Military Rehabilitation and Compensation Amendment (MRCA Supplement) Bill 2011

Bills Digest no. 65 2010–11

WARNING:
This Digest was prepared for debate. It reflects the legislation as introduced and does not canvass subsequent amendments. This Digest does not have any official legal status. Other sources should be consulted to determine the subsequent official status of the Bill.

Paula Pyburne
Bills Digest Service
21 February 2011

CONTENTS

Passage history
Purpose
Background
Financial implications
Concluding comments


Passage history

Military Rehabilitation and Compensation Amendment (MRCA Supplement) Bill 2011

Date introduced:  10 February 2011

House:  House of Representatives

Portfolio:  Veterans' Affairs

Commencement:  On the day of the Royal Assent

Links: The links to the Bill, its Explanatory Memorandum and second reading speech can be found on the Bill's home page. When bills have been passed they can be found at the ComLaw website, which is at http://www.comlaw.gov.au/.

Purpose

The primary purpose of the Military Rehabilitation and Compensation Amendment (MRCA Supplement) Bill 2011 (the Bill) is to amend the Military Rehabilitation and Compensation Act 2004 (MRCA) to remedy an unintended outcome of amending legislation in 2009. The Bill ensures that:

  • wholly dependent partners of a deceased Defence Force member,[1] or former member, will be eligible to receive the MRCA Supplement, and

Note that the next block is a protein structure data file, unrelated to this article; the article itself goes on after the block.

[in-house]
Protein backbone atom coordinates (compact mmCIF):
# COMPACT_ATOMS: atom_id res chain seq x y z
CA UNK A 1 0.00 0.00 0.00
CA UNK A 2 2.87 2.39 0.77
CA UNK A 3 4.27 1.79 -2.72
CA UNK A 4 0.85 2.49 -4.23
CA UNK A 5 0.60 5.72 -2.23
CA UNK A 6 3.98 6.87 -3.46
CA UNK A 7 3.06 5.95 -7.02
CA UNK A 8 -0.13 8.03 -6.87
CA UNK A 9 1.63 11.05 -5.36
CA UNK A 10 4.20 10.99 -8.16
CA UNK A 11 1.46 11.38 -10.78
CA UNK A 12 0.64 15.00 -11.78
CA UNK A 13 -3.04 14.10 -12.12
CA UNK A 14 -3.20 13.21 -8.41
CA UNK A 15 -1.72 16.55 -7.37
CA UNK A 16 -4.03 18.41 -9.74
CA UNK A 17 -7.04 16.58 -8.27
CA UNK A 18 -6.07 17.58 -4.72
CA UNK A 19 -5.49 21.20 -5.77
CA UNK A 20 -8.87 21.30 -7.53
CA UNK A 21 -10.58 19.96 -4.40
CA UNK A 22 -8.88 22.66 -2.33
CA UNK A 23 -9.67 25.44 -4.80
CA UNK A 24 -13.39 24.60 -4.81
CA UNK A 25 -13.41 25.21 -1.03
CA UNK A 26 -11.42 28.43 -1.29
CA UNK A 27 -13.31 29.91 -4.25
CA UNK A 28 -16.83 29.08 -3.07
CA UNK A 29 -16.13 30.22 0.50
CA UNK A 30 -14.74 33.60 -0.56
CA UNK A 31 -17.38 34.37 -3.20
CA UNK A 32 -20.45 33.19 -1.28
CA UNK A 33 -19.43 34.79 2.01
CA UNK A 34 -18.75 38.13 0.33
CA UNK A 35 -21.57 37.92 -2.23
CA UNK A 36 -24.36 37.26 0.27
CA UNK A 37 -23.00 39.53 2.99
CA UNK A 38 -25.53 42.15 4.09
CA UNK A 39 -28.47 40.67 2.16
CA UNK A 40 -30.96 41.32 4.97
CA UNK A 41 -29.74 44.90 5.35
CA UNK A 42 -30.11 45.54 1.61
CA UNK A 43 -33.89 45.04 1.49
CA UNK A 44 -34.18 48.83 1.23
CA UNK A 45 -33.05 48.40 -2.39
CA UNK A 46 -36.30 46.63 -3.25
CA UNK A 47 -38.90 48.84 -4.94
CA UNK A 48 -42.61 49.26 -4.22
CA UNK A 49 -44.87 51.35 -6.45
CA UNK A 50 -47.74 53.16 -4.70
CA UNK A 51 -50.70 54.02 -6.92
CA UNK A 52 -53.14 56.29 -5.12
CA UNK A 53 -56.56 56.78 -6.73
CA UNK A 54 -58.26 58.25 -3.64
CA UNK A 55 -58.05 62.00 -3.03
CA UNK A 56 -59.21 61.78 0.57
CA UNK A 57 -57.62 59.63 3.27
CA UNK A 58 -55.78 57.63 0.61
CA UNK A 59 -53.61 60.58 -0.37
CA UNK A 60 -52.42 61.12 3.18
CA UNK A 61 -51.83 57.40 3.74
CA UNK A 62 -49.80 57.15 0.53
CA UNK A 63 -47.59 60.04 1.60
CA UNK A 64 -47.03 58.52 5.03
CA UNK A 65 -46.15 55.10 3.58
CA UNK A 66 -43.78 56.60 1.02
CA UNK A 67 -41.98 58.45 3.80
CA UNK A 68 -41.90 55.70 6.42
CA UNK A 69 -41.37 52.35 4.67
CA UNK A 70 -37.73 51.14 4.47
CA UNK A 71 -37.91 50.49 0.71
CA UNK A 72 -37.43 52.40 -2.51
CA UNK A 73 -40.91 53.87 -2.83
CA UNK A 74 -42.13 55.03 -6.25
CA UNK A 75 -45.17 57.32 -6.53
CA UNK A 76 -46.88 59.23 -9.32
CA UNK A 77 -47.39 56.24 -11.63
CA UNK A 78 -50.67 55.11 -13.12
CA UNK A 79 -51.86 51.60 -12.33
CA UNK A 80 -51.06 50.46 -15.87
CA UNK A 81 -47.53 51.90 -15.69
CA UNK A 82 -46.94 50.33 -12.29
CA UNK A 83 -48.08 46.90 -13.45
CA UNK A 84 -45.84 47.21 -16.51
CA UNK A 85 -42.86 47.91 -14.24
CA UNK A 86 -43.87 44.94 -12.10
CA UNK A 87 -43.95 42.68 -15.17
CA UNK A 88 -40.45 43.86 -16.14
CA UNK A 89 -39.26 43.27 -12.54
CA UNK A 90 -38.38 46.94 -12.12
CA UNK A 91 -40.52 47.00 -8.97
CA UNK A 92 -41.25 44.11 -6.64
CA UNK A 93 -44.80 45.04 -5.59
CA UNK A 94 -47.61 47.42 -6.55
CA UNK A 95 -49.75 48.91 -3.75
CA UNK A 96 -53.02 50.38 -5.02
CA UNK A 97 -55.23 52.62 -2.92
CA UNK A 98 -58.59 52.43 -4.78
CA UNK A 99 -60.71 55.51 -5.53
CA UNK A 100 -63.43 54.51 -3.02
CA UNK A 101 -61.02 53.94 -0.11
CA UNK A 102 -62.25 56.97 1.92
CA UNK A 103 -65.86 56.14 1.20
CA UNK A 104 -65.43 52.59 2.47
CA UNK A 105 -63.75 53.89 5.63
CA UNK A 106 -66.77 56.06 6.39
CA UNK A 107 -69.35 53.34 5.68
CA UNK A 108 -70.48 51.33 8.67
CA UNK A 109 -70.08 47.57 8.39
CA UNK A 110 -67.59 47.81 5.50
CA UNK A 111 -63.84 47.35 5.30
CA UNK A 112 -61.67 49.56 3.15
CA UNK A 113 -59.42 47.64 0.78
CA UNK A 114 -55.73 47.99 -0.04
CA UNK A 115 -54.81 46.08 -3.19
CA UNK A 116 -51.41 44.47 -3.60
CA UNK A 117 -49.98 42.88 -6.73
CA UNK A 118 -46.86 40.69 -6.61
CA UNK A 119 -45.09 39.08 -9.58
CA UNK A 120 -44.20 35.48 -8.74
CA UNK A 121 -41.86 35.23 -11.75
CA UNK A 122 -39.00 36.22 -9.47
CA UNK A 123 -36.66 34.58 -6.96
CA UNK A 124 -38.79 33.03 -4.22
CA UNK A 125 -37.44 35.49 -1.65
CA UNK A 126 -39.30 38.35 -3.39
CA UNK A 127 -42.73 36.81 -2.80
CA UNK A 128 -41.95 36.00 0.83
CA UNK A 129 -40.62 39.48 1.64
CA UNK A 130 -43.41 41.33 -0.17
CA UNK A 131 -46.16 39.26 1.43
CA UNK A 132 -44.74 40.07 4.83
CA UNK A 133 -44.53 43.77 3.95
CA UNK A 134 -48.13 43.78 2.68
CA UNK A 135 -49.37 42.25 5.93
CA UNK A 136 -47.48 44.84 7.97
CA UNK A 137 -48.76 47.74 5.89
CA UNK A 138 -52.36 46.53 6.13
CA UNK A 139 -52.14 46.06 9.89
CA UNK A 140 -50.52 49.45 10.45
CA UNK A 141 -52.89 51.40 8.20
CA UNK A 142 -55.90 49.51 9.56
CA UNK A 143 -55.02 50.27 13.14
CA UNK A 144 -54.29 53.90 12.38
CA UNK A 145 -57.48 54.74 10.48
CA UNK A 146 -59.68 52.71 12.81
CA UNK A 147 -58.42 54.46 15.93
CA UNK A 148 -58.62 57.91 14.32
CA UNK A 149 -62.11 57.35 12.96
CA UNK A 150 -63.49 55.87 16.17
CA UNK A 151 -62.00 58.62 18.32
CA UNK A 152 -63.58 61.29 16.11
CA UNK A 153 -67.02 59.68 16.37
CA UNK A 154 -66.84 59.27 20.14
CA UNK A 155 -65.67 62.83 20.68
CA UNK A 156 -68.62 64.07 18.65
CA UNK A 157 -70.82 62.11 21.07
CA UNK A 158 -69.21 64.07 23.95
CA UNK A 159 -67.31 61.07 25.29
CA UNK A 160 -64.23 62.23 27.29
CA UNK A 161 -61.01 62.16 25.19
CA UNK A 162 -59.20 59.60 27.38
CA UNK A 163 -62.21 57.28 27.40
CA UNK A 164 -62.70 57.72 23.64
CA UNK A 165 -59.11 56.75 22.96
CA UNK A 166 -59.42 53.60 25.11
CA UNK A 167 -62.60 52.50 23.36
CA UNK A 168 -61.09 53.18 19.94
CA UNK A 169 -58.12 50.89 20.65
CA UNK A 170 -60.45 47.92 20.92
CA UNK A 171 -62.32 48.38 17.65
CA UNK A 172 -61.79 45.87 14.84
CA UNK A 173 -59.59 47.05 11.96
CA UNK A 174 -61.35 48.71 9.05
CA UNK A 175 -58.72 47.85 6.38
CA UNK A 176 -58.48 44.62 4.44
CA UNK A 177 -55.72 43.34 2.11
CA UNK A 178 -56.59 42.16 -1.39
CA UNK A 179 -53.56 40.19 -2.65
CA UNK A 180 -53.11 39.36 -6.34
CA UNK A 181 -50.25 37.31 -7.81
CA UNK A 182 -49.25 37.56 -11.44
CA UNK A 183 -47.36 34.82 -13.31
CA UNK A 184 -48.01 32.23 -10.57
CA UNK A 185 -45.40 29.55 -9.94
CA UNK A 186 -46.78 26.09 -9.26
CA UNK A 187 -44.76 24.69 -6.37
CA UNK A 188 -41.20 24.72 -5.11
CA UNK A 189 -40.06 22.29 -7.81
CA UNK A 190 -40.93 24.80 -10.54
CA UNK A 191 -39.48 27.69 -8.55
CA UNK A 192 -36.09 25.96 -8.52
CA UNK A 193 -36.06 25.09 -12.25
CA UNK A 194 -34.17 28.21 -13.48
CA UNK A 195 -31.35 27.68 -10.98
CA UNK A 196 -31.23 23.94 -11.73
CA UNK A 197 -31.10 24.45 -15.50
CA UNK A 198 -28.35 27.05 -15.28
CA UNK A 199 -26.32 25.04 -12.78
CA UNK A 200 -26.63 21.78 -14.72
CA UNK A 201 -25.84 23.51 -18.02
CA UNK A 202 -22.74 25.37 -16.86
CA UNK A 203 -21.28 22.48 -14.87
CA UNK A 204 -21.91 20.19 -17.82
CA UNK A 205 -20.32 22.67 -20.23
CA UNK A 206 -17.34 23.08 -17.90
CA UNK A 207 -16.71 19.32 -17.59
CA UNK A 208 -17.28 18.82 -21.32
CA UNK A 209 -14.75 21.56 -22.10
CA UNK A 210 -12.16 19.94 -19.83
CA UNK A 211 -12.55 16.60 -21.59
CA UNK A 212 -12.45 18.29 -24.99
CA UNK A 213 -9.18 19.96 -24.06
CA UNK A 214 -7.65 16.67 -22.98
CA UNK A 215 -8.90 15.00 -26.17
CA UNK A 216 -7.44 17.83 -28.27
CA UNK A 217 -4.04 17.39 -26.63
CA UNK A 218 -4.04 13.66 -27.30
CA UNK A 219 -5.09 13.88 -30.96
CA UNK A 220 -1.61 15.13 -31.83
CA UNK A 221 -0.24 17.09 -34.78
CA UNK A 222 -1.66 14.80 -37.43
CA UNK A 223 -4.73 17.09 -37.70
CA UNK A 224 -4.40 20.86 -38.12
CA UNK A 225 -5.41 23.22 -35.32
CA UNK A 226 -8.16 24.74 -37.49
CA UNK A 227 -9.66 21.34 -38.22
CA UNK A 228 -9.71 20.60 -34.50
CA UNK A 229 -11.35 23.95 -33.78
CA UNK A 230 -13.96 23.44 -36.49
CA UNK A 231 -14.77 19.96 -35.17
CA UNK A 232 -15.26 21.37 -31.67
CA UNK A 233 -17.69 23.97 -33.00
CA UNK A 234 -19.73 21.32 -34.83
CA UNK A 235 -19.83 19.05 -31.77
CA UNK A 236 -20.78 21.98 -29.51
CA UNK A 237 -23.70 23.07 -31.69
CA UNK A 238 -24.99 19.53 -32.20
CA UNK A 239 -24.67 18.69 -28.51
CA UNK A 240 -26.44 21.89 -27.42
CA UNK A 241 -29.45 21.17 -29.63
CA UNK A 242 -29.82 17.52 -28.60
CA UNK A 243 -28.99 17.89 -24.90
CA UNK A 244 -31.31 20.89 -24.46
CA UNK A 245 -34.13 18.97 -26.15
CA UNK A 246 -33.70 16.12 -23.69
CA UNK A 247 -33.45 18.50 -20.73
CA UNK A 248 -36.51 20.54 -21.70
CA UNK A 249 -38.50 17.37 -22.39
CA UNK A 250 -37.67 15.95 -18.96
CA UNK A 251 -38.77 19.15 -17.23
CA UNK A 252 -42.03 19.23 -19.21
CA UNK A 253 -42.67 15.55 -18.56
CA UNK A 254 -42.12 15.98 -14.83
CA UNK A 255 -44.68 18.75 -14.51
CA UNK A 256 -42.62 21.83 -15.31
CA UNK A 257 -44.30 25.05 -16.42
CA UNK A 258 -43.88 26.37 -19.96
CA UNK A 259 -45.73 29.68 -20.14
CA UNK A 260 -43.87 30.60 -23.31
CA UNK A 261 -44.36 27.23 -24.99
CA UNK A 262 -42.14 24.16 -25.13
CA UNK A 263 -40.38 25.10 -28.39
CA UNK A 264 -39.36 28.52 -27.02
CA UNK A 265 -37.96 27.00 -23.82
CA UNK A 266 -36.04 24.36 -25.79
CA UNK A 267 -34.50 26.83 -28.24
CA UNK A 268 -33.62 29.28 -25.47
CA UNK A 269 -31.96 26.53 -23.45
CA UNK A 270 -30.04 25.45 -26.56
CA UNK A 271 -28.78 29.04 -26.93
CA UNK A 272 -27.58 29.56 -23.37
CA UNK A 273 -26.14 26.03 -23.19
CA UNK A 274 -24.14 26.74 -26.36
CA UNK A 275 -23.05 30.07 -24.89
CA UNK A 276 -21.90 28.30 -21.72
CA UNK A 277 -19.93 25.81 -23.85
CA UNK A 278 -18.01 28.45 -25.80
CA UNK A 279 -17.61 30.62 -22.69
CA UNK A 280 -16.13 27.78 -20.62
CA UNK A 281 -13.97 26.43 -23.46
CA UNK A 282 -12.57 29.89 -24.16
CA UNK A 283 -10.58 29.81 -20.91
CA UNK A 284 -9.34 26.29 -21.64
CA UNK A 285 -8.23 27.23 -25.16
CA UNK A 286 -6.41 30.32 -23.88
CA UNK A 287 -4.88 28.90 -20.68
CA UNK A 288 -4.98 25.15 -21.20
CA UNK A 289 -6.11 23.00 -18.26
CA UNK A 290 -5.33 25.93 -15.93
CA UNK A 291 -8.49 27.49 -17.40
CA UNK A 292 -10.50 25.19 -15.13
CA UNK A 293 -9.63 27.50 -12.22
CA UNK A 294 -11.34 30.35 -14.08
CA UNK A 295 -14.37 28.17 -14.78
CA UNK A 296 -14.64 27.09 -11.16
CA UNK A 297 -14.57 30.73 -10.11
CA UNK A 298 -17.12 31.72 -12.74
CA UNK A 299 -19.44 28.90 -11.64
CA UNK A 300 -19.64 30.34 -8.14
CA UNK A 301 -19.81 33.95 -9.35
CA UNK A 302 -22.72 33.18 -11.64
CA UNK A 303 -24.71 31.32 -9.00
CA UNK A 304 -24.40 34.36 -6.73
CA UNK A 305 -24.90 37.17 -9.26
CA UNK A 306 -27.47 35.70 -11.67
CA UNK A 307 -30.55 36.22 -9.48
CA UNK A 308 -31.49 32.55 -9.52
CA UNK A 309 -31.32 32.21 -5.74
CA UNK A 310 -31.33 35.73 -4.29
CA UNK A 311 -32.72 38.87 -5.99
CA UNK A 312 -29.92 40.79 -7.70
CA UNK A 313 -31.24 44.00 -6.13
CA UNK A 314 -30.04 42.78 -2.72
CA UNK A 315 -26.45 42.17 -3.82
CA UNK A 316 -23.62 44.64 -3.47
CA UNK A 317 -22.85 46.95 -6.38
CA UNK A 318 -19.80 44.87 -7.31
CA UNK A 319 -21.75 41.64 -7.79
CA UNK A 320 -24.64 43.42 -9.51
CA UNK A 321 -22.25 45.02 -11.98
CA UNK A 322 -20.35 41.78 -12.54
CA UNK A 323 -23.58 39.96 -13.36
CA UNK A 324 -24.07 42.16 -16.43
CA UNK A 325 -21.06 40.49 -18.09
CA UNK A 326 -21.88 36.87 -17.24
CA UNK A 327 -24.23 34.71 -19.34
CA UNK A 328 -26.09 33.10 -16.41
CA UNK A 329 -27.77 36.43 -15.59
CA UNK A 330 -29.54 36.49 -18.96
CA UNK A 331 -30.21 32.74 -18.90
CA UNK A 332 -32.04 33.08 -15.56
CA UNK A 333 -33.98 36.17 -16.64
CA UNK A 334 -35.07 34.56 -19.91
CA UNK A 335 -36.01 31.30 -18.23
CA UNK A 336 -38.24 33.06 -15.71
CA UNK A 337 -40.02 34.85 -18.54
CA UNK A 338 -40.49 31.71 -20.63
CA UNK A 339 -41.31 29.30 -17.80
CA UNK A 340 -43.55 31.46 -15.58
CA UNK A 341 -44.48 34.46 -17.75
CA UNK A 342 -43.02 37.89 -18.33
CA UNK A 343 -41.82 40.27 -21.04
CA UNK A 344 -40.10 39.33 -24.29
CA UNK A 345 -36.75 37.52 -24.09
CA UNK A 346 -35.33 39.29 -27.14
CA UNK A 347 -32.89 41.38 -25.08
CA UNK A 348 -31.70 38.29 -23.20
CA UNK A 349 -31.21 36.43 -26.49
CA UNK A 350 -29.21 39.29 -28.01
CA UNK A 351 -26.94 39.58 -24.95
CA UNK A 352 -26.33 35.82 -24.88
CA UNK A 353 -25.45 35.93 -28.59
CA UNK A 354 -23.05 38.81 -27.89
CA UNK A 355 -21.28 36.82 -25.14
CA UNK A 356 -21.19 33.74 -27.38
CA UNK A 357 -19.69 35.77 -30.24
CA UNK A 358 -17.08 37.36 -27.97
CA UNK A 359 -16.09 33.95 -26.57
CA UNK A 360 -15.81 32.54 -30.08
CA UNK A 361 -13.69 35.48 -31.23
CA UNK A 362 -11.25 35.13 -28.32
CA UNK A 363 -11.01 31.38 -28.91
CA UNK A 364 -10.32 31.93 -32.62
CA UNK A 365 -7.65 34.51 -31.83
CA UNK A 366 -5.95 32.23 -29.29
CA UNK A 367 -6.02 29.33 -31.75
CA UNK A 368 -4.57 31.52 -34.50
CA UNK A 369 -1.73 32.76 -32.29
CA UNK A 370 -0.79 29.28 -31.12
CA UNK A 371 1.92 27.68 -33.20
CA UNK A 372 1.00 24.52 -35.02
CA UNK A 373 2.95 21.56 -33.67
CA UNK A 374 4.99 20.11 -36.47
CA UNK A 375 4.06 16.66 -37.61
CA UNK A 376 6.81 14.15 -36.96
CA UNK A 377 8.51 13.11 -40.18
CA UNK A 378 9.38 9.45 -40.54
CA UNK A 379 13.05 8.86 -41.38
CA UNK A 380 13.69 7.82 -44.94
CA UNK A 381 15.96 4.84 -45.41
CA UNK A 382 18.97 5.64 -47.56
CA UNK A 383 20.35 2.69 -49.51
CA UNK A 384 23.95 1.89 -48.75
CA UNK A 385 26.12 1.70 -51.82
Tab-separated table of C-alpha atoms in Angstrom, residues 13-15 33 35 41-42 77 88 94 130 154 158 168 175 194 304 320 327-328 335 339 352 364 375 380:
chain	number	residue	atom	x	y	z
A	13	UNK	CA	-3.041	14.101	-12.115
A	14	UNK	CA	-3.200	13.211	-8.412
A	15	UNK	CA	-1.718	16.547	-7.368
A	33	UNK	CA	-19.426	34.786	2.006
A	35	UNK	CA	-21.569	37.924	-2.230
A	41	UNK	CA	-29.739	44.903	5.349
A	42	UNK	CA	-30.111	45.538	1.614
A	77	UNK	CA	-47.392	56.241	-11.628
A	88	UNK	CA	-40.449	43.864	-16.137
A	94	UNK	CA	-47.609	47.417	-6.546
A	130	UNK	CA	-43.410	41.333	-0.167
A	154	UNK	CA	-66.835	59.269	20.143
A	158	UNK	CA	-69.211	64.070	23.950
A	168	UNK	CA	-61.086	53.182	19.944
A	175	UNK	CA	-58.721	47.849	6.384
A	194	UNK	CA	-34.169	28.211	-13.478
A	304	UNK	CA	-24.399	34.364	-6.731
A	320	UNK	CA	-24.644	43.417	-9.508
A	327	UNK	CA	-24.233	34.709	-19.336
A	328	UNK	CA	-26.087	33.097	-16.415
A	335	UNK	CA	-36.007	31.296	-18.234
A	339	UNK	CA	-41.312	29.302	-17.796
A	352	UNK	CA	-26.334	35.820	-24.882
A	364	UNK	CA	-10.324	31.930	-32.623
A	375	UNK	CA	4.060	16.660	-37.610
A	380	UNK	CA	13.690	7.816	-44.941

• duplicate payments of MRCA Supplement to persons who are entitled to equivalent payments under a different Act are prevented.

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Background

In the 2009 Budget, the Government announced changes to bring about ‘Secure and Sustainable Pension Reform’.[2]

Relevant to this Bill, the Veterans’ Affairs and Other Legislation Amendment (Pension Reform) Act 2009 introduced amendments to simplify payments by consolidating a number of smaller payments and allowances into one supplement.[3]  From 20 September 2009, pharmaceutical allowance and telephone allowance were replaced by ‘MRCA supplement’ under the MRCA.

Payments prior to 20 September 2009

Prior to 20 September 2009, the payments to the wholly dependent partner of certain deceased members, or former members, of the Defence Force were worked out as follows:

  • First, the Commonwealth was liable to pay compensation.[4]  That compensation comprised two parts—a lump sum calculated under a formula set out in the MRCA[5] and a second amount paid as either weekly payments, or on election, by another lump sum, also worked out in accordance with a statutory formula.[6]
  • Secondly, a wholly dependent partner was also eligible for a telephone allowance, subject to certain conditions,[7] and
  • Thirdly, those wholly dependent partners who were entitled to treatment under Chapter 6 of the MRCA, were also eligible for pharmaceutical allowance.

What the amendments did

Whilst the Veterans’ Affairs and Other Legislation Amendment (Pension Reform) Act 2009 aimed to simplify payments by consolidating a number of smaller payments it had the following effects on payments to wholly dependent partners of deceased members or former members of the Defence Force under the MRCA: